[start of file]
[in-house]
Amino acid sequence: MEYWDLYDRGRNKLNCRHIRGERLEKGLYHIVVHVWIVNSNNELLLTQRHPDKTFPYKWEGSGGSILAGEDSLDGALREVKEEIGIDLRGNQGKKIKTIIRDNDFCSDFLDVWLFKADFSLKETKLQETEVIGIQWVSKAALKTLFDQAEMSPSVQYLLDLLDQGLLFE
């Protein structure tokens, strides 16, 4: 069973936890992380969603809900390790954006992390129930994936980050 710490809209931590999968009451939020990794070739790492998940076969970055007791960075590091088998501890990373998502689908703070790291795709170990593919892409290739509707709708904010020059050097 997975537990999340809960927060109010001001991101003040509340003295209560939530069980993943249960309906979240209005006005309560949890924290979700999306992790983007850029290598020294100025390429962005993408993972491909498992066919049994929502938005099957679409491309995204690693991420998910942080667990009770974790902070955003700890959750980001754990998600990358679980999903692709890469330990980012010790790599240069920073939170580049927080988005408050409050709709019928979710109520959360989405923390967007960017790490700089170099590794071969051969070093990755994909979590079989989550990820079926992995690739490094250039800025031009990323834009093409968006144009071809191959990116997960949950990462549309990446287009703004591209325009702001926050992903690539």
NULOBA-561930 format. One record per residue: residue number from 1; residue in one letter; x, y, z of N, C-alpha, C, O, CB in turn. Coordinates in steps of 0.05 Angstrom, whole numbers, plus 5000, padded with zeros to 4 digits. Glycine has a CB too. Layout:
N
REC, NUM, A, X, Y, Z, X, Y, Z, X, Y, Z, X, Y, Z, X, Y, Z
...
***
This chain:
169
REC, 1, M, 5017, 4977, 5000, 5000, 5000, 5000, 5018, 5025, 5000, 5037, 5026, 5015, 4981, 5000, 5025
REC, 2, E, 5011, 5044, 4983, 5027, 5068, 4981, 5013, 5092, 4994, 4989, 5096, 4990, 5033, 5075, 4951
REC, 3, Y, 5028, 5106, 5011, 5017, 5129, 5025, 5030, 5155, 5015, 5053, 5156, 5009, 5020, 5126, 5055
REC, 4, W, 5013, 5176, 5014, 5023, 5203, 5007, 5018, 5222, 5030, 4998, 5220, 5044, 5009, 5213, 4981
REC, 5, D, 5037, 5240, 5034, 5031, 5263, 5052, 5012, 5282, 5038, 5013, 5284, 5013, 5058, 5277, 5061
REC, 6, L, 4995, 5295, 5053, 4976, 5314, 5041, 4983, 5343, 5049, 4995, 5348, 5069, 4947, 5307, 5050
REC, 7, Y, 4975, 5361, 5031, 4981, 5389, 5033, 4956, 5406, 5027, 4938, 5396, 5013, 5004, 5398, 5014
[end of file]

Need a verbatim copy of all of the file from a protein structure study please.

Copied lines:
[in-house]
Amino acid sequence: MEYWDLYDRGRNKLNCRHIRGERLEKGLYHIVVHVWIVNSNNELLLTQRHPDKTFPYKWEGSGGSILAGEDSLDGALREVKEEIGIDLRGNQGKKIKTIIRDNDFCSDFLDVWLFKADFSLKETKLQETEVIGIQWVSKAALKTLFDQAEMSPSVQYLLDLLDQGLLFE
């Protein structure tokens, strides 16, 4: 069973936890992380969603809900390790954006992390129930994936980050 710490809209931590999968009451939020990794070739790492998940076969970055007791960075590091088998501890990373998502689908703070790291795709170990593919892409290739509707709708904010020059050097 997975537990999340809960927060109010001001991101003040509340003295209560939530069980993943249960309906979240209005006005309560949890924290979700999306992790983007850029290598020294100025390429962005993408993972491909498992066919049994929502938005099957679409491309995204690693991420998910942080667990009770974790902070955003700890959750980001754990998600990358679980999903692709890469330990980012010790790599240069920073939170580049927080988005408050409050709709019928979710109520959360989405923390967007960017790490700089170099590794071969051969070093990755994909979590079989989550990820079926992995690739490094250039800025031009990323834009093409968006144009071809191959990116997960949950990462549309990446287009703004591209325009702001926050992903690539």
NULOBA-561930 format. One record per residue: residue number from 1; residue in one letter; x, y, z of N, C-alpha, C, O, CB in turn. Coordinates in steps of 0.05 Angstrom, whole numbers, plus 5000, padded with zeros to 4 digits. Glycine has a CB too. Layout:
N
REC, NUM, A, X, Y, Z, X, Y, Z, X, Y, Z, X, Y, Z, X, Y, Z
...
***
This chain:
169
REC, 1, M, 5017, 4977, 5000, 5000, 5000, 5000, 5018, 5025, 5000, 5037, 5026, 5015, 4981, 5000, 5025
REC, 2, E, 5011, 5044, 4983, 5027, 5068, 4981, 5013, 5092, 4994, 4989, 5096, 4990, 5033, 5075, 4951
REC, 3, Y, 5028, 5106, 5011, 5017, 5129, 5025, 5030, 5155, 5015, 5053, 5156, 5009, 5020, 5126, 5055
REC, 4, W, 5013, 5176, 5014, 5023, 5203, 5007, 5018, 5222, 5030, 4998, 5220, 5044, 5009, 5213, 4981
REC, 5, D, 5037, 5240, 5034, 5031, 5263, 5052, 5012, 5282, 5038, 5013, 5284, 5013, 5058, 5277, 5061
REC, 6, L, 4995, 5295, 5053, 4976, 5314, 5041, 4983, 5343, 5049, 4995, 5348, 5069, 4947, 5307, 5050
REC, 7, Y, 4975, 5361, 5031, 4981, 5389, 5033, 4956, 5406, 5027, 4938, 5396, 5013, 5004, 5398, 5014